Today we’re going to cover why an ATS is your first hiring hurdle! As technology advances, so do it’s interruption into the hiring process. While several decades ago a hiring manager had to sort sometimes hundreds of resumes by hand, that’s no longer the case.
What is an ATS (Applicant Tracking System)?
When applying to a position that receives lots of resumes, many employers now use applicant tracking software (ATS) to screen out the initial resumes that don’t fit the requirements. Companies with fewer than 50 workers are much less likely to use such a system.
These ATS screens out or reject an estimated 70-75% of all resumes submitted, either because the documents don’t reflect the desired qualifications or are formatted in a way that is incompatible with the system. Getting past the ATS hurdle can seem overwhelming, but there can be advantages for job seekers as well as disadvantages.
Make Sure Your Resume Is Traditionally Formatted
Avoid anything exciting when it comes to formatting your resume. Use a traditional and standard resume format so that the ATS can read your resume properly. Stick with the traditional chronological, functional, or hybrid resume format. Choose the correct and obvious headers for each section so the ATS understands what it’s looking at.
Make sure to avoid putting important details like your contact information in either the header or the footer of the resume, as those can sometimes be cut off.
Avoid Fancy Designs And Images
It’s difficult for an ATS to scan the following: tables, text boxes, logos, images, graphics, graphs, columns, headers and footers, hyperlinks on important words, and less common fonts. This is an extremely common mistake. Avoid the use of fancy colors and design unless you’re actually applying for a designer position. Choose a professional font, like Georgia, Helvetica, or Times New Roman. The ATS needs to be able to read what you’ve sent. Less is more.
Use Relevant Keywords
The ATS is designed to reject applicants who don’t have any experience, so make sure to advertise yours. Make sure to use words used specifically in your industry, but don’t go overboard. If it doesn’t make sense to a person reading it, then you’ll just be rejected later on, instead of not at all. Your best bet is to compare your resume to the job description and make sure you have the hard skills or certifications listed. Depending on your industry, the ATS wants to know if you’re qualified to do the job.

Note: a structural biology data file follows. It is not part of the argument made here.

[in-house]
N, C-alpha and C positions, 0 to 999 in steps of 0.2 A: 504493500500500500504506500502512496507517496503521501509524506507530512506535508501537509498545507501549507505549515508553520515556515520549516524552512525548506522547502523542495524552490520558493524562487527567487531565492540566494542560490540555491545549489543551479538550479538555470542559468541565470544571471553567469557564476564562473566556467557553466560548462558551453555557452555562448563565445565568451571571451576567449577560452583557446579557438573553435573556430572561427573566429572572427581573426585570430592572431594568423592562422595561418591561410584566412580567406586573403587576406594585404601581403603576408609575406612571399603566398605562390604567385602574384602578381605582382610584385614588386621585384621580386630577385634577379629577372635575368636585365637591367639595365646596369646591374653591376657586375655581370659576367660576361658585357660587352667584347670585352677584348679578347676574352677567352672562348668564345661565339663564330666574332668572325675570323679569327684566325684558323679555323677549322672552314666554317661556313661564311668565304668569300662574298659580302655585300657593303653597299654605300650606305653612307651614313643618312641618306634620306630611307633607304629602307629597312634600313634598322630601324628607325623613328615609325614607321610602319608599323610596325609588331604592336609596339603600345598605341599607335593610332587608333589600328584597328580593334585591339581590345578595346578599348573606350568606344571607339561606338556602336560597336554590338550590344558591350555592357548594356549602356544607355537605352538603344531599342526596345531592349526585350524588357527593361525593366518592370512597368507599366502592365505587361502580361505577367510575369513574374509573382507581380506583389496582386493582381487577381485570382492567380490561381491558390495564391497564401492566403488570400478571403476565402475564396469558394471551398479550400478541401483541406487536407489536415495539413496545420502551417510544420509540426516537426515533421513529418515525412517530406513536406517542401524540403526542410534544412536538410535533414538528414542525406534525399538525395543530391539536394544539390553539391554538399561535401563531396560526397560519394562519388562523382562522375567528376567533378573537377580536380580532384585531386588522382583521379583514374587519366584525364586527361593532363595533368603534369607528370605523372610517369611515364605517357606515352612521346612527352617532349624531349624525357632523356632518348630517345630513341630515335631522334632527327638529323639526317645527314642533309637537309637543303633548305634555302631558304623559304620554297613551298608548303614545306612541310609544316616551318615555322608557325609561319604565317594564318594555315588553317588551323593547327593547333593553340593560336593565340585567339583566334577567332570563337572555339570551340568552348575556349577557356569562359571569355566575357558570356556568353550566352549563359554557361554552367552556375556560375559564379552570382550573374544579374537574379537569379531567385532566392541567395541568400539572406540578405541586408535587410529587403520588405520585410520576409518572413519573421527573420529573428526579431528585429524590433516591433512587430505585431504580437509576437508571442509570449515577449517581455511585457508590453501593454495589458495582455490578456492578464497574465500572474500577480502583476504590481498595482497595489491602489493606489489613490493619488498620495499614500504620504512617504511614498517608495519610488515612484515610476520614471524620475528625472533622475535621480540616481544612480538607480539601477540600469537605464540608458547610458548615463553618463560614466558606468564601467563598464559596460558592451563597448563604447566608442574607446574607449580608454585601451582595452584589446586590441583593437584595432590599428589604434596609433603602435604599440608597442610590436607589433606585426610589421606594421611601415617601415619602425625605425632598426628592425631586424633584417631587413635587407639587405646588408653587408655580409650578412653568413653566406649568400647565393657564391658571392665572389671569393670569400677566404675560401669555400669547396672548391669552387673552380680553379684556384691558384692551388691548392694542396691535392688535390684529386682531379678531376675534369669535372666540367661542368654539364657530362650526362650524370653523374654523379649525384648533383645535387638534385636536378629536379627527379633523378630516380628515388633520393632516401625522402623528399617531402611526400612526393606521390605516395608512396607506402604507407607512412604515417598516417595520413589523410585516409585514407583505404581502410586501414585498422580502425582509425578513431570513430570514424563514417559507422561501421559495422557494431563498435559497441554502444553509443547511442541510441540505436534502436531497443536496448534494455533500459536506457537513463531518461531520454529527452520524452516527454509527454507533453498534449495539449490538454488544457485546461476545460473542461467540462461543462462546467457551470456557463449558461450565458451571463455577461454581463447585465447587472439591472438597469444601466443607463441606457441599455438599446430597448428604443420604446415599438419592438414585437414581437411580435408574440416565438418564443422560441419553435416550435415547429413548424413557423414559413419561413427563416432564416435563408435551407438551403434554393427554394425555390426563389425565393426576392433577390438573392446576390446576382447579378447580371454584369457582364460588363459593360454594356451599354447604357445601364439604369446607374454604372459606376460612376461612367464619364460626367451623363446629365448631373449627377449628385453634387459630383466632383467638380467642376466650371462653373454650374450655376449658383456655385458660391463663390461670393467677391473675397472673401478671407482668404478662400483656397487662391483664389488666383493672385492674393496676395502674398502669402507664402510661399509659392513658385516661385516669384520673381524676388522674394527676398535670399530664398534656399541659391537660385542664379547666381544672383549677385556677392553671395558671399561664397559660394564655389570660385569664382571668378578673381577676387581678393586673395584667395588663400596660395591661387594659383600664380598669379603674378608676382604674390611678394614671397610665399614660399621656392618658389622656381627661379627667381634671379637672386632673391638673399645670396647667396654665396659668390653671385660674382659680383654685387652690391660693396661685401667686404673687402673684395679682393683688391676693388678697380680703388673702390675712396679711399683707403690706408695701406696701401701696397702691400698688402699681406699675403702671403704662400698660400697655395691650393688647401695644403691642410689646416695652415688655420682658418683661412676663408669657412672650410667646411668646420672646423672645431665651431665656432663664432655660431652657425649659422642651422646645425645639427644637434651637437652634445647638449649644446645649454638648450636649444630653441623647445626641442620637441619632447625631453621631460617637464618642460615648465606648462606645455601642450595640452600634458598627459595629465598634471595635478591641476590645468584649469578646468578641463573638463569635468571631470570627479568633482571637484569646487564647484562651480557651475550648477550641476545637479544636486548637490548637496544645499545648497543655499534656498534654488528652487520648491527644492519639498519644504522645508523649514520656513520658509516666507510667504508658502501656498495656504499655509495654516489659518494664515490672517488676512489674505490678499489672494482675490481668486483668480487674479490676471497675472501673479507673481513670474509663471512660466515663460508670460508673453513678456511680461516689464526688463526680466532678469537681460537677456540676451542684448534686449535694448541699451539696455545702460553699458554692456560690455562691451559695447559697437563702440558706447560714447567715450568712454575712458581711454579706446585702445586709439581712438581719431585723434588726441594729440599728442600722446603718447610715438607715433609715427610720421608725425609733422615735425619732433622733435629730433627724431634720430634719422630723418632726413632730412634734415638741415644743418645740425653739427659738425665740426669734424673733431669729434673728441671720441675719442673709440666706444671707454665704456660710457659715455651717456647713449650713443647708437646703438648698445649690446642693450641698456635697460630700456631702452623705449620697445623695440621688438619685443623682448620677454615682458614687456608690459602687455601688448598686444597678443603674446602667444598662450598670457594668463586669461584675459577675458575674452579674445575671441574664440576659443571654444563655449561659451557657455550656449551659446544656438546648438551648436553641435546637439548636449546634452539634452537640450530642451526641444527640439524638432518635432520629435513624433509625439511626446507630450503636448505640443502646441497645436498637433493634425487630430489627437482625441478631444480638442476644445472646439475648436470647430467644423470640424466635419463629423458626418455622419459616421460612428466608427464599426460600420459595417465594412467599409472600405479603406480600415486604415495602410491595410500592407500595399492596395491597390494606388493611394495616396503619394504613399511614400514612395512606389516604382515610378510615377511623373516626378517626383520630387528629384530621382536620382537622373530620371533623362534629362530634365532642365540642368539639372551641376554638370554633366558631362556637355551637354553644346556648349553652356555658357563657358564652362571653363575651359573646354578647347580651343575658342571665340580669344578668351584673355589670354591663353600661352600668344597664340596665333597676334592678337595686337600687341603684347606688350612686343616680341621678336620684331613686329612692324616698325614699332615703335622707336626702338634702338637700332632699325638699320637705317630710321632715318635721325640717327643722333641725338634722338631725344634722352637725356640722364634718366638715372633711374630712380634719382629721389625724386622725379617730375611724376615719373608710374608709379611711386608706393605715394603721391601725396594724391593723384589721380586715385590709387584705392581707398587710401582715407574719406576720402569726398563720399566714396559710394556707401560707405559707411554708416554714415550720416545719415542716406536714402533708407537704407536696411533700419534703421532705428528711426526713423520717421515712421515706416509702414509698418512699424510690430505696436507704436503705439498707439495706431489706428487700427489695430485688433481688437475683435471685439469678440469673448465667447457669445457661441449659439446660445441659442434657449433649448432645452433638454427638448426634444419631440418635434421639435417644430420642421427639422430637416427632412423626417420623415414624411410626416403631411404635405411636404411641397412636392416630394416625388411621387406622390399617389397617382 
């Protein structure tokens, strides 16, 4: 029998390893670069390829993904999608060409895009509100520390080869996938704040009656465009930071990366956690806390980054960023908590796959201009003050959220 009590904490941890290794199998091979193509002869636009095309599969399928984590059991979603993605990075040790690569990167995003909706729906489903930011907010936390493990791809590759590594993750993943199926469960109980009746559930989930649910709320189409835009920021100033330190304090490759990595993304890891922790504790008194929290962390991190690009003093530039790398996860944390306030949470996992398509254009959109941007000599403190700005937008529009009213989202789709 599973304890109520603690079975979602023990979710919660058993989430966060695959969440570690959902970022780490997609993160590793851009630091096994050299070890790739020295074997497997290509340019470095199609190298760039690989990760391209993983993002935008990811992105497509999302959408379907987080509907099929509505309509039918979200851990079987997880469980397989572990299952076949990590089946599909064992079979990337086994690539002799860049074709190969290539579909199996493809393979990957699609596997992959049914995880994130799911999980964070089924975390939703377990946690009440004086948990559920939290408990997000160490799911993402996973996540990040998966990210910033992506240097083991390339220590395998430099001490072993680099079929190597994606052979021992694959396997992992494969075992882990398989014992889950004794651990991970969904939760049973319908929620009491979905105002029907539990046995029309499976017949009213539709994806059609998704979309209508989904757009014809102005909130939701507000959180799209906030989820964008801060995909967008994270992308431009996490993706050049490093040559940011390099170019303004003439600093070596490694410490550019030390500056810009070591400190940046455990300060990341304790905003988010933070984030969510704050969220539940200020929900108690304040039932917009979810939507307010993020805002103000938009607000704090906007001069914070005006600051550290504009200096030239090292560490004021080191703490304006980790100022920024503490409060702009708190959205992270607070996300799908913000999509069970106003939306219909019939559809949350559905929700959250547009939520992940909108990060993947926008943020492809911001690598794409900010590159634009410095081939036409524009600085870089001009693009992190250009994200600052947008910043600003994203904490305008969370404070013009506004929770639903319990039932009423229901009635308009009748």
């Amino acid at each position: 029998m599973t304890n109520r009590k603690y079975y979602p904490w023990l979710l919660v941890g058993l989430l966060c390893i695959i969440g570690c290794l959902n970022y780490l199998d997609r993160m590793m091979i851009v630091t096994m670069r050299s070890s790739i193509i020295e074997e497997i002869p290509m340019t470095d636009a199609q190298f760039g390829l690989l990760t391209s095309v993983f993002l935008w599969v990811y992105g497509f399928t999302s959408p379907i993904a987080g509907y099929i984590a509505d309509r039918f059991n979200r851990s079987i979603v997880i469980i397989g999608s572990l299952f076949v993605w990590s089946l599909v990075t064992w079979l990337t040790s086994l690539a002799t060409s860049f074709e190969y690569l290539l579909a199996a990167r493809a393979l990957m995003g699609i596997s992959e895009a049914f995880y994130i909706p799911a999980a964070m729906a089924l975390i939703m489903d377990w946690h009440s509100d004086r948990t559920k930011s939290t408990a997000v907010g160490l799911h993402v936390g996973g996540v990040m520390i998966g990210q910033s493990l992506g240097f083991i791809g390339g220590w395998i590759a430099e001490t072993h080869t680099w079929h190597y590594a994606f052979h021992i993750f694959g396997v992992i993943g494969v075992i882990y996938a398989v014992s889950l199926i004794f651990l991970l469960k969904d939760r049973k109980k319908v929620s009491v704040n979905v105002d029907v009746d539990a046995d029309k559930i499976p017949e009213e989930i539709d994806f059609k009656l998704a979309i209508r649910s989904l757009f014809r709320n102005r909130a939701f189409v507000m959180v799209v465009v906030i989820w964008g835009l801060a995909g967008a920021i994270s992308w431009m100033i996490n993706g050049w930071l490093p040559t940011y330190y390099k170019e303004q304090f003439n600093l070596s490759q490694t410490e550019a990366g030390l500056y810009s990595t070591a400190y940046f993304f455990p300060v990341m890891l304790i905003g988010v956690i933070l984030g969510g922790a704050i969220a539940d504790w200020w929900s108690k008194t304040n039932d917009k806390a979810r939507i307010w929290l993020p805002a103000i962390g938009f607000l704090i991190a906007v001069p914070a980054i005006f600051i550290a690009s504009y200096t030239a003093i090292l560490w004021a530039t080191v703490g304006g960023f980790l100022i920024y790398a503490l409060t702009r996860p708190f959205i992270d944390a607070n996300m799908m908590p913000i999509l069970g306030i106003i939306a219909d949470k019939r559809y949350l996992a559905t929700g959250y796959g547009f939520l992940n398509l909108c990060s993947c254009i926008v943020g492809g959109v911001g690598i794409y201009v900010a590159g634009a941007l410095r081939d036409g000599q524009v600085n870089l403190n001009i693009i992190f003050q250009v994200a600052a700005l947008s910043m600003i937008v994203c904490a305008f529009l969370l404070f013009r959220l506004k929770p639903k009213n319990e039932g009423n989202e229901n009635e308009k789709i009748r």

If you’re having a hard time picking out which keywords you should use, there are tools online available for you. We recommend sites like ResumeWorded, skillsyncer, and jobscan, but there’s plenty of options.
Write Out Acronyms
Besides making sure that spellcheck isn’t replacing words you don’t intend, it’s also important to spell out any acronyms at least once. For example: Registered Nurse (RN). This way you’ll ensure that your resume will still be accepted, even if the ATS is looking for that particular word and doesn’t understand the acronym.
Utilize Your File Name
This one feels obvious to hiring managers, but it isn’t for the people applying. Don’t save your resume as:
because the hiring manager will receive a ton of those and you’ll get lost in the shuffle. Include your first and last name, AND the word “resume”.
Eventually, a person will be scanning what the ATS spits out as acceptable, and then probably searching a database in the system if there’s any interest. If your resume is under something generic like “resume”, they’ll never be able to find you. Make sure this doesn’t happen to you!
Work That Job Title
This tip only applies to those who are already in the field they’re looking to stay employed in. If possible, include the job title on your resume that can be as close as possible to the position you’re applying for. For example, if you’re experienced in what you do, such as business development and you’re applying for a senior business position, writing “Senior Business Development” will get you further through the ATS scan than leaving the word “senior” out.
Send The Correct File Format
Although some systems are getting more sophisticated, the standard still requires resumes to be submitted in a Microsoft Word Document or in a .PDF. While a .pdf will keep your resume intact, it’s much easier for ATSs to search a Word document. Avoid sending anything else unless you’re certain that the company’s ATS is able to read it.
Check Before Applying
Online you can find sites that compare your resume to the job description and get the feedback you need. Sure, it’s feedback from a computer, but that’s the feedback you need to get your resume to a human! With the growing number of companies using ATS software, it’s vital that your resume stands out!
Following these tips will help your resume get past the filters and onto the desk of the hiring manager. There’s nothing worse than applying to a job that you’re qualified for and never hearing anything back. If you’ve ever had this happen to you, you’ve been beaten by the ATS. Take charge of your resume and make sure this doesn’t happen again!
Need to double-check? Check out these Top Resume Mistakes That Could Cost You the Job
Wait, do you need a cover letter? How to Write a Cover Letter
Is your resume amazing? Be sure to read How To Make an Amazing First Impression at Your Interview